Today, we're going to explore how to find magic in the mundane and discover how to seek enchantment in the midst of the ordinary, the everyday, and the commonplace.
There is a quote that goes like this: "The universe is full of magical things, patiently waiting for our wits to grow sharper." Its origins are somewhat mysterious, and we do not know who said it first - perhaps Eden Phillpotts, perhaps Bertrand Russell, or perhaps even William Butler Yeats. But whoever said it was definitely on to something. The universe is filled with magic, and it is only when we sharpen our skills of observation that we can begin to truly notice it.
There are many things that give rise to the feeling that magic is at work, from the transformational power of love, to great acts of kindness and courage, to the spellbinding powers of mother nature. "The first fall of snow is not only an event, it is a magical event", said J. B. Priestley, who went on to describe how "You go to bed in one kind of a world and wake up in another quite different, and if this is not enchantment then where is it to be found?" I completely agree with this sentiment and have always found enchantment to be stitched into the seasonal shifts of the natural world around us. When we have lost our sense of wonder and enchantment, then, perhaps all we have really lost touch with is our sense of mindfulness.
I believe that our lives are a constant dialogue with the magical, and when this dialogue becomes one-sided or stops, it is because we are no longer listening - and it is then that we need to redouble our efforts to look for the magic once more, using the magnifying glass of mindfulness.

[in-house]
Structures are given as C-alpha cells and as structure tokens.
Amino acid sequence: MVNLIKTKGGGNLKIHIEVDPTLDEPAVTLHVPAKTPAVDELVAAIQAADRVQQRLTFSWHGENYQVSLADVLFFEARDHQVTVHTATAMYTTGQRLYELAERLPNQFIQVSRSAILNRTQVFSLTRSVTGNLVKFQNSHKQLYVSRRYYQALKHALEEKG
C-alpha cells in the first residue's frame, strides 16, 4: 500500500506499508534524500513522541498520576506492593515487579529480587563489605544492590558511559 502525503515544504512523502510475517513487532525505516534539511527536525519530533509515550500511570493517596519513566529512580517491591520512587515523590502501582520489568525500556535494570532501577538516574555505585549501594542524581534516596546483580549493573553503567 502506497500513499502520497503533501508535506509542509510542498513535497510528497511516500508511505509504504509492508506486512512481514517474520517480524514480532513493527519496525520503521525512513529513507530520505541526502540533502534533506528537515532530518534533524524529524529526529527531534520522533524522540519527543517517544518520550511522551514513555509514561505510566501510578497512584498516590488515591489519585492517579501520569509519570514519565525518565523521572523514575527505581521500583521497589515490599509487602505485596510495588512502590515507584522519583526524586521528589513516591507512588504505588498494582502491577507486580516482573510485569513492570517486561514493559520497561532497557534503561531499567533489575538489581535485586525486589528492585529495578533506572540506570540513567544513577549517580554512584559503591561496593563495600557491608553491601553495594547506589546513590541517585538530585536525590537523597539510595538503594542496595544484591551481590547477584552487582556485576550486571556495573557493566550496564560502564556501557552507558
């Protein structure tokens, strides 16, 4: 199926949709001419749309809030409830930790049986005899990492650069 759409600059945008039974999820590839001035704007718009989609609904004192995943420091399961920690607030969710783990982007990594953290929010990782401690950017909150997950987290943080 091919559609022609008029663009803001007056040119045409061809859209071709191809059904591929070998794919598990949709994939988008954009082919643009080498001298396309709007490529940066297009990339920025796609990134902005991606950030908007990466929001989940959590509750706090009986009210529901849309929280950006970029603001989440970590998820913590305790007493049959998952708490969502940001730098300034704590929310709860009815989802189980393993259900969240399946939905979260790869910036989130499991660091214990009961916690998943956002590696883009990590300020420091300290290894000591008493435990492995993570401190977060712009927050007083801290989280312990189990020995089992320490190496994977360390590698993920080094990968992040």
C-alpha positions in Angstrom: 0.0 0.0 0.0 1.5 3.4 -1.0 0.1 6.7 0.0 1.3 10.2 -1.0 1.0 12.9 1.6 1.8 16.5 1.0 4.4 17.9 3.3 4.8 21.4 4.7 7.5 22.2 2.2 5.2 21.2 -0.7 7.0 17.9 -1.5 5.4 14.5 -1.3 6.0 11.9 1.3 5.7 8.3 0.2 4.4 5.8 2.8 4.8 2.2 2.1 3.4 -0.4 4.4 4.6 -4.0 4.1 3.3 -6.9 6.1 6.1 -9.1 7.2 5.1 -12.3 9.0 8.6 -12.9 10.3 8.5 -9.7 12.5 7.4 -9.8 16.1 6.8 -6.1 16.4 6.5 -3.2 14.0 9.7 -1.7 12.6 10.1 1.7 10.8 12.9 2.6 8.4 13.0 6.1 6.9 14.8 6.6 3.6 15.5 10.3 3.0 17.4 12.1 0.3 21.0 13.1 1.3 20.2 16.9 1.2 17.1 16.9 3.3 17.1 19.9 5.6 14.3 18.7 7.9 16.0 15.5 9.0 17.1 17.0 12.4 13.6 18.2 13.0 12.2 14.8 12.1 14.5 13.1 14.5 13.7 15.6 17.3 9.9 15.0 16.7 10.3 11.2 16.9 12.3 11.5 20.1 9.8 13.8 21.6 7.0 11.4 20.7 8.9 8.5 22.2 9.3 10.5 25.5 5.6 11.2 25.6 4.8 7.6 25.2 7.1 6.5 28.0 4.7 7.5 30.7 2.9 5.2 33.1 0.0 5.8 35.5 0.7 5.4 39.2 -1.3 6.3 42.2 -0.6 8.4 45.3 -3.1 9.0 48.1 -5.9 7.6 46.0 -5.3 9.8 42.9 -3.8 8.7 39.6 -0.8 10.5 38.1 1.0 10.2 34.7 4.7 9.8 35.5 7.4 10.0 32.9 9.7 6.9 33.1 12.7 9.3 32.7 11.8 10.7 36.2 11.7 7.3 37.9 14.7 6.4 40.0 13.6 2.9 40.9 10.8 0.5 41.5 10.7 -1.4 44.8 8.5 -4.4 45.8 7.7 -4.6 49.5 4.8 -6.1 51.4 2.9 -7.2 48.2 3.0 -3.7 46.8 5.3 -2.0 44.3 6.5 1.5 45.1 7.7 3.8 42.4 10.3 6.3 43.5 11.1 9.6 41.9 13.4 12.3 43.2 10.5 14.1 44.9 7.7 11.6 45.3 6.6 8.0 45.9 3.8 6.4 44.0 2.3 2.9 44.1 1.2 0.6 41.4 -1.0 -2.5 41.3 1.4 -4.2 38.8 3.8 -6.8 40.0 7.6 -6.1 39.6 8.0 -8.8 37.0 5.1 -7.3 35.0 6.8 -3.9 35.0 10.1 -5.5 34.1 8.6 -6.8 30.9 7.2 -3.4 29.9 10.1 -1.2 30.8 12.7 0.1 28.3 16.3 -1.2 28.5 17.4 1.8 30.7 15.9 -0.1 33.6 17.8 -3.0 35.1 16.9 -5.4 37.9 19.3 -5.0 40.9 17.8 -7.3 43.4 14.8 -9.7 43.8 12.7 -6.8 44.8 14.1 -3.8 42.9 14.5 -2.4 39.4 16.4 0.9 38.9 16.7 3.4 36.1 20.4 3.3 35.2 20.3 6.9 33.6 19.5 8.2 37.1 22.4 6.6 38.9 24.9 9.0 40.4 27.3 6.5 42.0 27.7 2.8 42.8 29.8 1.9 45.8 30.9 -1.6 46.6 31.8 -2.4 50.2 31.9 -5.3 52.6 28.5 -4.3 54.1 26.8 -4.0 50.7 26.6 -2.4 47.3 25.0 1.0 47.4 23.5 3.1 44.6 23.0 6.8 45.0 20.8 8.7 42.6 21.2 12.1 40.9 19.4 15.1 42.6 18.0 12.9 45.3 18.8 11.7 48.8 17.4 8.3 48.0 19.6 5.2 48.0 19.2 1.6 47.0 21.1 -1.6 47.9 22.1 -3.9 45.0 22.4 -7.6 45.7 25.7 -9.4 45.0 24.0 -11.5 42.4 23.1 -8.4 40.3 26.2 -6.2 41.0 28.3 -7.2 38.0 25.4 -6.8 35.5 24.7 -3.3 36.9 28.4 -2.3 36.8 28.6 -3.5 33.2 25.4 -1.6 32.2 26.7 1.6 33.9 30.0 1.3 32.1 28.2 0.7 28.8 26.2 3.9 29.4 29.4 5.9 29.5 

We are magical beings, living in a magical universe, and for centuries we have sought to explain the mystery of our existence. As the American astronaut Sally Ride once said, when we are engaged in "Studying whether there's life on Mars or studying how the universe began, there's something magical about pushing back the frontiers of knowledge." This hunger for knowledge, combined with insatiable curiosity, sounds like the perfect recipe for a magical quest - and every day can be a magical quest if we so choose.
The ordinary is actually the extraordinary that has become hidden under the dusty cloak of familiarity. The everyday can be a rich source of magical experiences if we dust it off and engage our senses, and begin to look for the tiny things that bring us joy. We can even create our own rituals that help us step out of time and carve out a few sacred moments for ourselves.
I believe, too, that our creativity is magical. There seems to me something almost supernatural in our ability to take raw materials and transform them into something else, into something that elicits an emotional reaction and connection, into something that shifts our state. Just think of how the tiny hairs at the nape of your neck tingle and stand on end when you listen to a beautiful piece of music, or how you can find yourself suddenly weeping over the pages of a novel. There is also that magical moment when - after using the three creative tools of patience, perseverance, and passion - that we finally create what before existed only in our imagination. What a feeling that is.
Our creativity is not only a superpower, then, but also a source of magic, and our life can become a creative playground. Though life is never always roses, sunshine, and rainbows, we can - with a sprinkling of fairy dust and mindfulness - channel a little fairytale energy into our daily life. A fairytale is a literary landscape woven with magic and possibility, and so too are our lives.
George William Russell once said, "Love and hate have a magical transforming power. They are the great soul changers" - and in every great fairytale, the greatest power that can always transform the outcome of the tale, however bleak, is always love. So perhaps the key to seeking magic in the mundane and to finding enchantment in the everyday, then, is to look at the world around us with open eyes of wonder and love.